The full draw (Kai) is, psychologically speaking, the continuity of an imperturbable spirit. Removing attachments, desire, and worldly thoughts towards the target, at the full draw you must wipe away negativity like doubt, anxiety, faintheartedness, fear, and self-depreciation and make the effort to fulfill the spirit with self-control, composure, endurance, and determination, founded on the right belief.

As Blackwell sensei tells us, pass or fail, the result is the same. We come home, pick up our yumi and continue to train. And, as my Argentinian friend passed along from one of his sensei, “We learn more from not passing an exam than passing.”

At the time when shooting fails, there should be no resentment towards those who win. On the contrary, this is an occasion to search for oneself. -Raiki Shagi

I hope we can all go and enjoy the seminar experience, have fun being with those of the same spirit and soak up all the knowledge we can. These few days together will pass quickly. Losing the pre-test stress is essential.

(Edited 7/31)

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I ran across this haiku from “Chibi”, the pen name of Dennis M. Holmes:

sudden shower!
each raindrop
a bull’s-eye

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Nesreddin is a Sufi from the Middle East during the Middle Ages. His tale applies quite well to all cultures, to Kyudo and all life experiences…

Nasreddin brought a bow and arrows with him to the country fair, and his students all came to see their teacher compete in the archery contest.

Like all other contestants, Nasreddin was given three shots at the target. Before he took his first shot, Nasreddin put on the kind of hat a soldier wears and stood up very straight. Then he pulled the bow back hard and fired. Nasreddin missed the target completely, and the crowd laughed mightily at him.

Nasreddin picked up the bow once more and drew it back. This time he used much less strength, and although the arrow flew straight at the target, it fell far short.

Nasreddin had only his third shot left. He simply turned to face the target and fired the third arrow. It hit dead center, and the whole crowd went crazy! Everyone wanted to know how he made the last shot after not even having come close with the first two.

“I’ll tell you,” Nasreddin said.

“For the first shot, I was imagining I was a soldier and a terrible enemy faced me. Fear caused the arrow to fly high over the target.

When I took the second shot, I was thinking like a man who had missed his first one and was so nervous he could not concentrate. He was weak with worry, and the shot was weak, too.”

Nasreddin paused. Finally a courageous soul spoke up. “And what about the third one? Who fired that arrow?”

“Oh,” said Nasreddin. “That was me!”

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I recently received an article for the second issue of the Journal of the SCKR (http://sckrjournal.org), in which the word “shugyo” is brought up in reference to the Ironman-100 Arrow Shoot, which we do twice a year. By coincidence, if you want to call it that, the book that I ordered online last week is talking about that very thing, but more in-depth. The second paragraph into chapter one, Yuasa Yasuo’s book, The Body, Self-Cultivation, and Ki-Energy (State University of New York Press, Albany, 1993) brings up the word “shugyo“.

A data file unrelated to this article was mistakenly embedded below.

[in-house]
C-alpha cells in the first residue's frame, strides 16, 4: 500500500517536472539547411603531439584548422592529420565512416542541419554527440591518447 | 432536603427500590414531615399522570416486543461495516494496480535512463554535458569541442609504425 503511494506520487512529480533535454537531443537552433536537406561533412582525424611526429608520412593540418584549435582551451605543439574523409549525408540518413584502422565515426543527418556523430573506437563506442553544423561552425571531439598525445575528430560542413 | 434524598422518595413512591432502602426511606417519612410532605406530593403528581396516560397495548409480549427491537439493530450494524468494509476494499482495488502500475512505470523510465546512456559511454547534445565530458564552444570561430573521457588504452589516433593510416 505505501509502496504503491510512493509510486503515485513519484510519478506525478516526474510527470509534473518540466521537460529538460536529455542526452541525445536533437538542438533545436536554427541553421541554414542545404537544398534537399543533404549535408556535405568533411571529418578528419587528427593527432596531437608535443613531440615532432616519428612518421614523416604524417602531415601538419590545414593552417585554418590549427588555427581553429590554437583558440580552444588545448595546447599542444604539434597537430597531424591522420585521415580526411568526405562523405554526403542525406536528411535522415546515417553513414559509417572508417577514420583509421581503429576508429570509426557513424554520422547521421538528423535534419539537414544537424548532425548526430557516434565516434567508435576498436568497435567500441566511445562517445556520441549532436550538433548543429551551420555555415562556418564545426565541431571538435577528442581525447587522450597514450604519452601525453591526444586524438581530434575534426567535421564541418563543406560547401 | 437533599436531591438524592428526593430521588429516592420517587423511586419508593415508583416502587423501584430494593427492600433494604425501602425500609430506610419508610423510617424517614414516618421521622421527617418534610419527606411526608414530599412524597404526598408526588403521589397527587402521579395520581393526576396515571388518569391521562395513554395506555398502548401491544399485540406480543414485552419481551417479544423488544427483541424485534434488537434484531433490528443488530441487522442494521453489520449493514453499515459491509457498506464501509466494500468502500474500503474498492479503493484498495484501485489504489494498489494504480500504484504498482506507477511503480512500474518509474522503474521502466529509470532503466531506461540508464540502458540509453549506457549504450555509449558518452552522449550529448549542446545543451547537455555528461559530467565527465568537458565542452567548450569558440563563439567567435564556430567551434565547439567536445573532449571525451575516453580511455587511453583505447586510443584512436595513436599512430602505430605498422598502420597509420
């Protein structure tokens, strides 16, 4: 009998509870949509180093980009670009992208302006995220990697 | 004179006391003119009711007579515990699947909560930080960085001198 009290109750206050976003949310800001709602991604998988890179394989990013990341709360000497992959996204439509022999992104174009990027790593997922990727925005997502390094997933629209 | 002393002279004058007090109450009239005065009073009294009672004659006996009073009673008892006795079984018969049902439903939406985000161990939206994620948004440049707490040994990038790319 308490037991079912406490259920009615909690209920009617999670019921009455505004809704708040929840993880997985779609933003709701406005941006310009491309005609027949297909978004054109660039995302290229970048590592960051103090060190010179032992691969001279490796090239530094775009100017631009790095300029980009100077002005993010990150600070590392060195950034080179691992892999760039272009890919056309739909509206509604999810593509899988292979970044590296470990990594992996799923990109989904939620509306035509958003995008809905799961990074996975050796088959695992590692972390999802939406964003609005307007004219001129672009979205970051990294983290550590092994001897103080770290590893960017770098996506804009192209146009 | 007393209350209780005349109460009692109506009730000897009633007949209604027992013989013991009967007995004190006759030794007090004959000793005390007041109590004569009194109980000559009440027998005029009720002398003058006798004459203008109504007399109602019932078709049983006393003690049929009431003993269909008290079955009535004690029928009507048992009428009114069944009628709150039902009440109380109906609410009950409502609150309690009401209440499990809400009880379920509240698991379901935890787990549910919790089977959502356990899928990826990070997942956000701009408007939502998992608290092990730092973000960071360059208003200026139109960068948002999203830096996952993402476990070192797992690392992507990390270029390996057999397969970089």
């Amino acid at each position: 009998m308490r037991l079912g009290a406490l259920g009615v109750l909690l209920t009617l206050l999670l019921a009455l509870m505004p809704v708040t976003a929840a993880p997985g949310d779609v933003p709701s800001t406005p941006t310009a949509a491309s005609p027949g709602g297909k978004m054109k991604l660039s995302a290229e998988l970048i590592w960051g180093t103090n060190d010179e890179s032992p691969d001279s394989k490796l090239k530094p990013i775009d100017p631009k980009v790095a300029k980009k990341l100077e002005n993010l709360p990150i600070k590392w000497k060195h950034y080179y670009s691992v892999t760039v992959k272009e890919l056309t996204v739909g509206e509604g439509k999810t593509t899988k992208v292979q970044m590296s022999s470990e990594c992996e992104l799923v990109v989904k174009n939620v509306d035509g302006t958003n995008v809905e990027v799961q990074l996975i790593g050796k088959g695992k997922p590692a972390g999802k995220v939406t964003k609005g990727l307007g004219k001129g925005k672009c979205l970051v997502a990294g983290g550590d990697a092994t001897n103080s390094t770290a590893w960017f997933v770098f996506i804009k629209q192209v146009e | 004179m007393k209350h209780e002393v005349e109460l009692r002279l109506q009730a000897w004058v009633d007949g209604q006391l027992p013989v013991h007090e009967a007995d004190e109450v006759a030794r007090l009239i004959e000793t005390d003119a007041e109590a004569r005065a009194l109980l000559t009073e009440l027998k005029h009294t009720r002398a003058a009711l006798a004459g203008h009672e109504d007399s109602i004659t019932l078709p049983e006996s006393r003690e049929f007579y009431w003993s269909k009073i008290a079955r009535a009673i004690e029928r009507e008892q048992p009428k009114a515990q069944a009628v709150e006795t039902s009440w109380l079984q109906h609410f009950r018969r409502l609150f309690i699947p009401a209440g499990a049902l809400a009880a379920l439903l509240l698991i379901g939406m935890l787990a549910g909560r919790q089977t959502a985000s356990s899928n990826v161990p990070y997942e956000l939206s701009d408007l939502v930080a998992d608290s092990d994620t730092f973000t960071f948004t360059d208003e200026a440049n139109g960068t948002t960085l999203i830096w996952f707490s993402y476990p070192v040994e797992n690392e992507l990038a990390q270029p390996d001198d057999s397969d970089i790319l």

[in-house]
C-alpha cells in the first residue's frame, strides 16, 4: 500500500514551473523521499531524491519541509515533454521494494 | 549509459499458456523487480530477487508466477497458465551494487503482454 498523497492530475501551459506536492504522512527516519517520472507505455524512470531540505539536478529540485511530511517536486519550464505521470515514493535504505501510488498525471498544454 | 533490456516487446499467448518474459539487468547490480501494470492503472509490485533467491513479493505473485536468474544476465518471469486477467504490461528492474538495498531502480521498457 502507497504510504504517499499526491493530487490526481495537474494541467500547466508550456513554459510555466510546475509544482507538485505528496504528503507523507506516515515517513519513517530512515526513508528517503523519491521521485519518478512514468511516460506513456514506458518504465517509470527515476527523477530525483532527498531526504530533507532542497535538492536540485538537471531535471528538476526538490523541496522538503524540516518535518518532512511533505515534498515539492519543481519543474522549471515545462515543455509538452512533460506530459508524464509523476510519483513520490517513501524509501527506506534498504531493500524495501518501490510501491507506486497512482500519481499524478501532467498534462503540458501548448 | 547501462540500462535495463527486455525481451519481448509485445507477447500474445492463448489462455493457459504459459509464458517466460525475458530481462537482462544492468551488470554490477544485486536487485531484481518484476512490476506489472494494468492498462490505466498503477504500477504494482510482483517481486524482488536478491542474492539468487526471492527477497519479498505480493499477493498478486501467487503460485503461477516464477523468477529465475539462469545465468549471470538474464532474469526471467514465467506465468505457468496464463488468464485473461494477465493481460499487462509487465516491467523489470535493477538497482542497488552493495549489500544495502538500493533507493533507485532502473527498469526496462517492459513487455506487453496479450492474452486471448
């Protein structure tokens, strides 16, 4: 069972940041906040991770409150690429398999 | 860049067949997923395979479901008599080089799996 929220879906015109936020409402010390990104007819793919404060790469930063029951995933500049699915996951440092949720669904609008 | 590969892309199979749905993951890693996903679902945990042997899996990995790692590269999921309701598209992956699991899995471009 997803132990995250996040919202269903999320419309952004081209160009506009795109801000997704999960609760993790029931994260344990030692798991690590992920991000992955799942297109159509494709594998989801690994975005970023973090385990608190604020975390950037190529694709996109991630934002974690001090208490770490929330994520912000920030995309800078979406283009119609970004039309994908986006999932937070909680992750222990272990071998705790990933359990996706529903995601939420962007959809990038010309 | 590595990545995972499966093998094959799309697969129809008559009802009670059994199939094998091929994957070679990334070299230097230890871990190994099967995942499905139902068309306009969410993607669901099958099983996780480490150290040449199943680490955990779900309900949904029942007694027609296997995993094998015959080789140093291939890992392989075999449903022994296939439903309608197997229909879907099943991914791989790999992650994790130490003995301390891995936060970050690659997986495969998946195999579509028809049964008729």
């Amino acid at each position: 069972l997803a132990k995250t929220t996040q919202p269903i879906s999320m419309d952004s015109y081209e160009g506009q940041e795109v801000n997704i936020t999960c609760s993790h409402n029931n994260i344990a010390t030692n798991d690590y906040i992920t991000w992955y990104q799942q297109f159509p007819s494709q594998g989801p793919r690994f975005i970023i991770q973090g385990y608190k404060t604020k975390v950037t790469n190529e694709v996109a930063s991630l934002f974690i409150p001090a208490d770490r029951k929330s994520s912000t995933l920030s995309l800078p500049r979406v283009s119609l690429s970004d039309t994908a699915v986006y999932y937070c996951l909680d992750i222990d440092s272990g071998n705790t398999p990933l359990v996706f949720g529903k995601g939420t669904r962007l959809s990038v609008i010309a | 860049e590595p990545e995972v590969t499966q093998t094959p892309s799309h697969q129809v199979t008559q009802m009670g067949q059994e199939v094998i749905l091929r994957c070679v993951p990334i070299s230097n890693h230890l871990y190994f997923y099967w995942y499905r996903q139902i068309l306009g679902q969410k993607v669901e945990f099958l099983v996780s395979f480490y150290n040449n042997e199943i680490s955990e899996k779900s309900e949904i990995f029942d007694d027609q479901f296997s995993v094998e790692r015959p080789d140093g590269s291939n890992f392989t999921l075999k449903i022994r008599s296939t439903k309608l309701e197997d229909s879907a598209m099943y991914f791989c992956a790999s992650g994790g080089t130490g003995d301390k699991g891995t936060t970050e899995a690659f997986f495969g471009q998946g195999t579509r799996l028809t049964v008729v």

The author gives us a loose translation as being “self-cultivation”. He tells us that in Eastern culture there are many means to self-cultivation, with Zen being one that gained notoriety worldwide. He points out the huge influence the Buddhist methods have had on the development of artistry and martial arts as a whole and correlates the Indian term “tapas” to “shugyo” (as in having to do with fire and heat, more in the sense of an internal or mental fire, rather than a literal translation, or the creation of something new within oneself.) Related, also, are the terms “kinyoku” and “kugyo“, meaning something akin to “austerity” and “asceticism”.

Yuasa points out that this type of philosophy, the training of the body and mind (spirit) as one, is the way of thinking in Eastern cultures and has been for generations. Since the shift in modern philosophy with Renee Descartes (1596-1650), “I think, therefore I am” and mind-body dualism, most Westerners have had a hard time with this concept of bringing the mind and body together. (In relation to Kyudo, I note here that the yumi is considered part of the body and we are to bring the mind, body and bow together as one, Sanmi-Ittai.)

The translators (Shigenori Nagatomo/Monte S. Hill) include a paragraph of notation in regard to the term “shugyo” stating:
“The term “shugyo” is translated throughout this book as “self-cultivation”, or simply “cultivation”. It consists of two Chinese characters, “to master” and a “practice”. Literally then, it means “to master a practice”. As is clear in this literal rendition, the term “self” does not appear in the original phrase. The rendition of “self-cultivation” is adopted because of the individualistic orientation of Western society. Philosophically this rendition is felicitous for initial stages of “self-cultivation”, but since its ultimate goal is to achieve the state of “no-mind” or “no-self”, it does not do justice to the full meaning of the original phrase. As long as the reader is aware of the fact that a psychological, existential transformation occurs in the course of “self-cultivation”, where the self of everyday experience is discarded and transformed, the rendition of “shugyo” as “self-cultivation” should not pose any difficulty. Yuasa seems to think that the concept of “no-self” or “no mind” parallels Jung’s concept of “Selbst“, although they may not be identical.”

With that said, this puts me about three pages into the book. This book has already proven to be very educational. I hope to do a more in-depth review later, but in the meantime, you might want to go ahead and check it out for yourself. Interesting stuff!
(Edited 4/2/11)